TORONTO -- Mayor John Tory says that he is considering closing High Park completely to keep crowds from forming during the cherry blossom season.

Large crowds typically show up at the west-end park once the dozens of cherry blossom tress planted in the vicinity of Grenadier Park begin to bloom in late April or early May but given the global COVID-19 pandemic and the extreme measures the city has went to in order to enforce physical distancing, there are increasing concerns around whether it is feasible for people to safely see the blossoms at all this spring.

“It is a big concern for us. I really hate to say this but we are going to have a plan and it may well involve just closing the park for that period of time,” Tory told CP24 during a Skype interview from his home on Sunday. “I have talked about the difficulty in practical terms in closing parks. Big parks like High Park, what are you going to do put yellow tape around the entire park? But I think what we have talked about is closing vehicle access to the park entirely so that people can’t take their cars in cause a lot of people who come to see the cherry blossoms come from elsewhere in the city. It is a shame but it is just one of those things where health has to come first.”

The city has previously closed all amenities within its roughly 1,500 parks, but the green spaces themselves remain open for now. .

Last week Tory enacted a bylaw that prohibits people from being within two metres of one another at parks and public squares with an exception for those who are in the same household.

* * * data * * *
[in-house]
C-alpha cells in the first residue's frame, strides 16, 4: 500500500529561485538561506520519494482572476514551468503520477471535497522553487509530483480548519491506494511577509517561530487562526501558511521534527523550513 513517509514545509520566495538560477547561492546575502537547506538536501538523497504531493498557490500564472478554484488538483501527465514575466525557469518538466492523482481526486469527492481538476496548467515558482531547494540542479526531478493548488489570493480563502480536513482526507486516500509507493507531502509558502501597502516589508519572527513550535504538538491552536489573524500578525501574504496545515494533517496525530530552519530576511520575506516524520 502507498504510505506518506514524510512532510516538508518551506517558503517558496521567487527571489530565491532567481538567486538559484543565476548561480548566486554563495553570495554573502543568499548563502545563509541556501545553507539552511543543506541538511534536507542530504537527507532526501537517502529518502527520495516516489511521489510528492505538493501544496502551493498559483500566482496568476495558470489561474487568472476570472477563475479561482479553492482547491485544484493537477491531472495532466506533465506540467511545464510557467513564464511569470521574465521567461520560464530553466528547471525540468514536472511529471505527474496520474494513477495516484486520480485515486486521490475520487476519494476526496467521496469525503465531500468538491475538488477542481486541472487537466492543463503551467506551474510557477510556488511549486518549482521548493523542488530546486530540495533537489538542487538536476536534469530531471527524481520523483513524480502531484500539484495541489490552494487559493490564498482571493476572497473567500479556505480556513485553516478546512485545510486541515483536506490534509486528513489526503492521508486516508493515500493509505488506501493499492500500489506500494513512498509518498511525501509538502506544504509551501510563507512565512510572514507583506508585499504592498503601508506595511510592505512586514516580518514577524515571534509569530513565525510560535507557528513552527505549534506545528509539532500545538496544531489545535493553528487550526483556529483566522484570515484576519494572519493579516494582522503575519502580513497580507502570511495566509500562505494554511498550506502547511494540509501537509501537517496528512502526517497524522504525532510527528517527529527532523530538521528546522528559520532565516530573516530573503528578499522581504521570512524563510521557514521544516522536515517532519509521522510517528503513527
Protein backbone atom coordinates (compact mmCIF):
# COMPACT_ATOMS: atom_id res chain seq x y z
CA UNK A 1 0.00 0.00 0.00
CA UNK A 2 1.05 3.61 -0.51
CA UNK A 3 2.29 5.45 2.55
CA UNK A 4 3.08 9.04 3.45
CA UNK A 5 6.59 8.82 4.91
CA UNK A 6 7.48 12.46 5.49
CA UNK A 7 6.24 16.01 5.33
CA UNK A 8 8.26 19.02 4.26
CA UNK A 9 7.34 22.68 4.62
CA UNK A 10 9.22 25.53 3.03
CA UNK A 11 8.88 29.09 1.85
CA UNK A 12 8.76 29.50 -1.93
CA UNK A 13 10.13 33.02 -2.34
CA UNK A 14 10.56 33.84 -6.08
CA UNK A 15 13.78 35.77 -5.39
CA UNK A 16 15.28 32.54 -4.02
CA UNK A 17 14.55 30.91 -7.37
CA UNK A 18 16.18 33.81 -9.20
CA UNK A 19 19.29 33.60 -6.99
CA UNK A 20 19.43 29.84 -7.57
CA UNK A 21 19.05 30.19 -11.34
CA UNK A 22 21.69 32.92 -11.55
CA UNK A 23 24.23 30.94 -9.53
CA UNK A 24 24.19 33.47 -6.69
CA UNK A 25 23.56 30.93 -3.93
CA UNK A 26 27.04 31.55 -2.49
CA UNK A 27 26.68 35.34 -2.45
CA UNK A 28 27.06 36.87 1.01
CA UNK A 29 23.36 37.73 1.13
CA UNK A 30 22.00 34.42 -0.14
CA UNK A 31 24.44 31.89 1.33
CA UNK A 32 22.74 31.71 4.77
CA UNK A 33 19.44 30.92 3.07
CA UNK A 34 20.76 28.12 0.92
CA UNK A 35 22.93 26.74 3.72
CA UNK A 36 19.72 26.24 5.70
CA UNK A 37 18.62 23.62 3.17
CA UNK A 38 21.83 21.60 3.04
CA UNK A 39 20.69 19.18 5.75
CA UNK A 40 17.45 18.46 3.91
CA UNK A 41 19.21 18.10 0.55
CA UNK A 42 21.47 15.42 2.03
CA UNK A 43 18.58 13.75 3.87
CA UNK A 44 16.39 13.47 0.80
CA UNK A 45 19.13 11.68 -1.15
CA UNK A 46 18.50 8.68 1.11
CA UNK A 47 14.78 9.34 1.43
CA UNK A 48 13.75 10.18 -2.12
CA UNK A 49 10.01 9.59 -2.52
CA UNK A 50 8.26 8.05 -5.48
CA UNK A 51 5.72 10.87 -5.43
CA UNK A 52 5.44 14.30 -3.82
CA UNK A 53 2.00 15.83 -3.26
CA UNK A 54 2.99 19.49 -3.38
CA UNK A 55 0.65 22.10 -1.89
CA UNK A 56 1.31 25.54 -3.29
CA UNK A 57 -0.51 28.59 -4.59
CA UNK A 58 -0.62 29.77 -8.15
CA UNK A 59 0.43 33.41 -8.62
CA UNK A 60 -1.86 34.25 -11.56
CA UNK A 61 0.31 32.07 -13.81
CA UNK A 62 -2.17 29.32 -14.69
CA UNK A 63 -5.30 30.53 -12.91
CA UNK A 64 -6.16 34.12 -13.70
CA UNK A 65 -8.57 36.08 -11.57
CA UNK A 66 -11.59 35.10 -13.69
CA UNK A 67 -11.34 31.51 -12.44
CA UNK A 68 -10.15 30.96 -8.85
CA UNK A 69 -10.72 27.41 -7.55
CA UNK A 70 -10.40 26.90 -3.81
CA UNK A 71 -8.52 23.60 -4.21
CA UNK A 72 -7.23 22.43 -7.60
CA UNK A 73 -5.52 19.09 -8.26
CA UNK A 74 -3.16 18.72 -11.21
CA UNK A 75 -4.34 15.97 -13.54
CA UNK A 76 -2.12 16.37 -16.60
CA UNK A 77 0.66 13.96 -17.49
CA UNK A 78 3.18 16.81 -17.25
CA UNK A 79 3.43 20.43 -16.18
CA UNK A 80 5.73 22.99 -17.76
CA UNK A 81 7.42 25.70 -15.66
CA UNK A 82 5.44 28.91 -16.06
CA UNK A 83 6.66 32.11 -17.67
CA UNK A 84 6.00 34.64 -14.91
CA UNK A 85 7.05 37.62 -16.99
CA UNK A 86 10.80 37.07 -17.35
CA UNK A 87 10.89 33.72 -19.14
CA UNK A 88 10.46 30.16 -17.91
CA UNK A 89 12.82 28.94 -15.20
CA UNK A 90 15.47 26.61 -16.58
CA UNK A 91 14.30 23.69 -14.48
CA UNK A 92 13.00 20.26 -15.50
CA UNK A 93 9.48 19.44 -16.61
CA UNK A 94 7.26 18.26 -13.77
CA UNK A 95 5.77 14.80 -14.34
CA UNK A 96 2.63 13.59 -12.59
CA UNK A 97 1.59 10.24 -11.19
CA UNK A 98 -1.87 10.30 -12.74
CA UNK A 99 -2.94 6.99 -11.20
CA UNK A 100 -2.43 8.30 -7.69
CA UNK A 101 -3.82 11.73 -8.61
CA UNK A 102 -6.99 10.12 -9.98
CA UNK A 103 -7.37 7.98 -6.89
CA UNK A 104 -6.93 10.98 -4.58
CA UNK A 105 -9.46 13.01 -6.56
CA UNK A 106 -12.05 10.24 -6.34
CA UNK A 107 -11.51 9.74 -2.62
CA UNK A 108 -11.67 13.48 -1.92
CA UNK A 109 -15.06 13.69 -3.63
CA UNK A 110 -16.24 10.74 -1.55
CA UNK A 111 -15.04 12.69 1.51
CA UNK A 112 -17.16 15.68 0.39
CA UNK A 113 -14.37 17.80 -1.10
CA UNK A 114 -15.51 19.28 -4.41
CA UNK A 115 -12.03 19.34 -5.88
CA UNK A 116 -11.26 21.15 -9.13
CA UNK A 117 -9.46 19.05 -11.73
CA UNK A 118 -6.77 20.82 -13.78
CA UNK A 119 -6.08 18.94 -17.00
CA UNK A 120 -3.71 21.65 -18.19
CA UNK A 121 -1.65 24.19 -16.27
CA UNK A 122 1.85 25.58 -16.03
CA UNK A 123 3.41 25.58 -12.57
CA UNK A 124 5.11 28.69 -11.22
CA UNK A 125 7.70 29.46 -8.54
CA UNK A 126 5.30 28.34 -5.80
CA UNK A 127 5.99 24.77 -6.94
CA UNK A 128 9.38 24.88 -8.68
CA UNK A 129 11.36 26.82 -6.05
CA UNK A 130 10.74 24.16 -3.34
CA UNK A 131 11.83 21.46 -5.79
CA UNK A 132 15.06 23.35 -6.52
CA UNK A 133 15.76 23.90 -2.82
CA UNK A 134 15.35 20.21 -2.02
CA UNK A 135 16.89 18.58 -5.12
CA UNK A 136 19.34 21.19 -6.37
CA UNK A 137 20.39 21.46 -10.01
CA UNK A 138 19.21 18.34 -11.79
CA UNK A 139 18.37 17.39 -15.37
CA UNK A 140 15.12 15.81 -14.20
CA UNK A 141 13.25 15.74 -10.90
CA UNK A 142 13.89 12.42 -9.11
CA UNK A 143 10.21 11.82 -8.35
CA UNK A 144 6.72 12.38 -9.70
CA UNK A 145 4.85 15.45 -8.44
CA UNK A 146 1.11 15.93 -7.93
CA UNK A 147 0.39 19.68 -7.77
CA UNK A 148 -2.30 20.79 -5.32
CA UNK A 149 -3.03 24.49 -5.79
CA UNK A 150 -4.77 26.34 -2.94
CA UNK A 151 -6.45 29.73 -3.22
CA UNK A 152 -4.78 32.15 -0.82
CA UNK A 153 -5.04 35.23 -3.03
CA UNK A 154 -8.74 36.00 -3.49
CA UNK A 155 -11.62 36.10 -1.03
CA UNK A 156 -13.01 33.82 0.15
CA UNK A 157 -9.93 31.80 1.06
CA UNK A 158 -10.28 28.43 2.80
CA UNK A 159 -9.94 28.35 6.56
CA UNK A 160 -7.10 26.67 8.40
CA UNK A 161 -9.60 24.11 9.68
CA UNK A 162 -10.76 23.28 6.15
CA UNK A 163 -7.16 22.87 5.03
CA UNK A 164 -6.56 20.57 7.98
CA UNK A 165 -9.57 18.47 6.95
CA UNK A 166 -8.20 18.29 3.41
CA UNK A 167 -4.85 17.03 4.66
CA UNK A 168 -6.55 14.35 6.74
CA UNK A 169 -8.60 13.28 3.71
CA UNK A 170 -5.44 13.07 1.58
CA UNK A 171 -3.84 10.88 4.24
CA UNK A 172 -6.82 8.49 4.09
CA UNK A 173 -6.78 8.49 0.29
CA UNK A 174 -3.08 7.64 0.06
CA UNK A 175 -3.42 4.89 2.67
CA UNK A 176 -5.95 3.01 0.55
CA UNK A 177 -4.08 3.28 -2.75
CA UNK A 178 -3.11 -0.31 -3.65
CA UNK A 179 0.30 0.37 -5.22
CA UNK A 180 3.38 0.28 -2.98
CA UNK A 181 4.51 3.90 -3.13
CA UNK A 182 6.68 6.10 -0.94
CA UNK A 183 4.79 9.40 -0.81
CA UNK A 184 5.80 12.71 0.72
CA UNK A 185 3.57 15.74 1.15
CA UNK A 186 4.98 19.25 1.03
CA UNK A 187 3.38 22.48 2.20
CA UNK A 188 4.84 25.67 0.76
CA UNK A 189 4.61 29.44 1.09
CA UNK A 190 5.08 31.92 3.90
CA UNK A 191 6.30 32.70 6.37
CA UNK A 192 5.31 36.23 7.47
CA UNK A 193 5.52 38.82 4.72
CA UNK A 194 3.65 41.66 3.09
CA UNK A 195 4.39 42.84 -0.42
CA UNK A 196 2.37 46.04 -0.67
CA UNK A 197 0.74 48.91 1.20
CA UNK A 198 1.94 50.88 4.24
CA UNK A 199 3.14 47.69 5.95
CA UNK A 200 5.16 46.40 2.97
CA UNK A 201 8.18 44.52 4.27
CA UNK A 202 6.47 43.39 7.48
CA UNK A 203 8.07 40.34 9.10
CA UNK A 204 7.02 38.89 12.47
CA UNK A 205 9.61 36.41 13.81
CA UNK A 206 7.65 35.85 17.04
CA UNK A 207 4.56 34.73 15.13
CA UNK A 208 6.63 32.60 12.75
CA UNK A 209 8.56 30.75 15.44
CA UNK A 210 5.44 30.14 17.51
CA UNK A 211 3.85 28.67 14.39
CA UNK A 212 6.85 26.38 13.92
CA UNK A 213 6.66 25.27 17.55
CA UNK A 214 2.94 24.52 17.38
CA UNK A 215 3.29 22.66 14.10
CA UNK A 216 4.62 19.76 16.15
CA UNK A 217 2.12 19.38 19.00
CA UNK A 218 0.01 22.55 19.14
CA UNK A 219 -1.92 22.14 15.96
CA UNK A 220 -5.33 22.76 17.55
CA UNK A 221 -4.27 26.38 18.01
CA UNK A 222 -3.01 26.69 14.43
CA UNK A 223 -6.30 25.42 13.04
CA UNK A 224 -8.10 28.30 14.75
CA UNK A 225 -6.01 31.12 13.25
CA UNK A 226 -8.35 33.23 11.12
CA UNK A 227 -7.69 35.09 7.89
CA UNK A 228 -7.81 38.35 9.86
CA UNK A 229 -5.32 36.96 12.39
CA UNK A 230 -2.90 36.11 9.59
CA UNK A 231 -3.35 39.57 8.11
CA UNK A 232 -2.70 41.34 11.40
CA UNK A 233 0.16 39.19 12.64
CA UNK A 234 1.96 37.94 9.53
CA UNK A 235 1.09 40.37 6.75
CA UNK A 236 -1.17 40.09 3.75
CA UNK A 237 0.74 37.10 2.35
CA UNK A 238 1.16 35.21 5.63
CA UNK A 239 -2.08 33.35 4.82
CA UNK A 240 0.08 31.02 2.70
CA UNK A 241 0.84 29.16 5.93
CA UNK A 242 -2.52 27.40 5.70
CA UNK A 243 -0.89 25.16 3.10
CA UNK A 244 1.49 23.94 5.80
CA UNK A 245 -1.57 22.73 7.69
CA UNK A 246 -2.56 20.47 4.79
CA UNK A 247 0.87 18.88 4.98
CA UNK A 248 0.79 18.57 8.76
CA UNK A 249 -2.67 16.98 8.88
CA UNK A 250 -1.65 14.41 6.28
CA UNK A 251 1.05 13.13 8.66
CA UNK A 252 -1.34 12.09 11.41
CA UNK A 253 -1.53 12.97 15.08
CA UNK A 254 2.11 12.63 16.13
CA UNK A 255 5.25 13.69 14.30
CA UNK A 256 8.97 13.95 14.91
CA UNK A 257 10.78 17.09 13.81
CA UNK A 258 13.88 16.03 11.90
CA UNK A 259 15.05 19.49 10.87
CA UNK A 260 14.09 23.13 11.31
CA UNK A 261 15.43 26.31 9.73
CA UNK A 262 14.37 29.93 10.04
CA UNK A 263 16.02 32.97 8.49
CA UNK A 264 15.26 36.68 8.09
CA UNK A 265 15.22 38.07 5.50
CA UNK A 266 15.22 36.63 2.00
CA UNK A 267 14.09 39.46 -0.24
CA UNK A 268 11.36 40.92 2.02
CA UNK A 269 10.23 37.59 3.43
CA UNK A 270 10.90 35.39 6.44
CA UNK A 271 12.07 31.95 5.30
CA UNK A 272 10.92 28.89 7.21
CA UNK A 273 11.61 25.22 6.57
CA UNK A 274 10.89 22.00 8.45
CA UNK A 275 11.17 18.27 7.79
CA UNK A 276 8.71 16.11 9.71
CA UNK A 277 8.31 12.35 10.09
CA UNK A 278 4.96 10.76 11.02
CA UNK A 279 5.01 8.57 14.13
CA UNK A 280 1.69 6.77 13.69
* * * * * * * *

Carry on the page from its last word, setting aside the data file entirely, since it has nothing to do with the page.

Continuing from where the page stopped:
Given that the number of people heading to High Park for the cherry blossoms usually numbers in the hundreds at any one time, Tory said that there is just no way around the fact that it will have to be “severely limited” for people this year.

“I had suggested maybe we find a television channel. Maybe CP24 can just be turned over to being the cherry blossom channel with continuous footage of blossoming trees because they are very beautiful and people love to go look at them,” he said. “But this year it is going to be different like a lot of things. Like pride, like the jazz festival, like Luminado. These things are going to be very different and may not happen in the way people like and I am sorry about that. But saving lives comes first, keeping people healthy comes first and getting this over with comes first.”

At least one prominent website and Twitter account that typically informs the public on the progress of the buds at high park and releases forecasts on when they will be in full bloom has already suspended that practice given the threat posed by COVID-19.

The city has also cancelled all event permits and city-run events and festivals through June 30, which means the cancellation of the annual Cherry Blossom festival.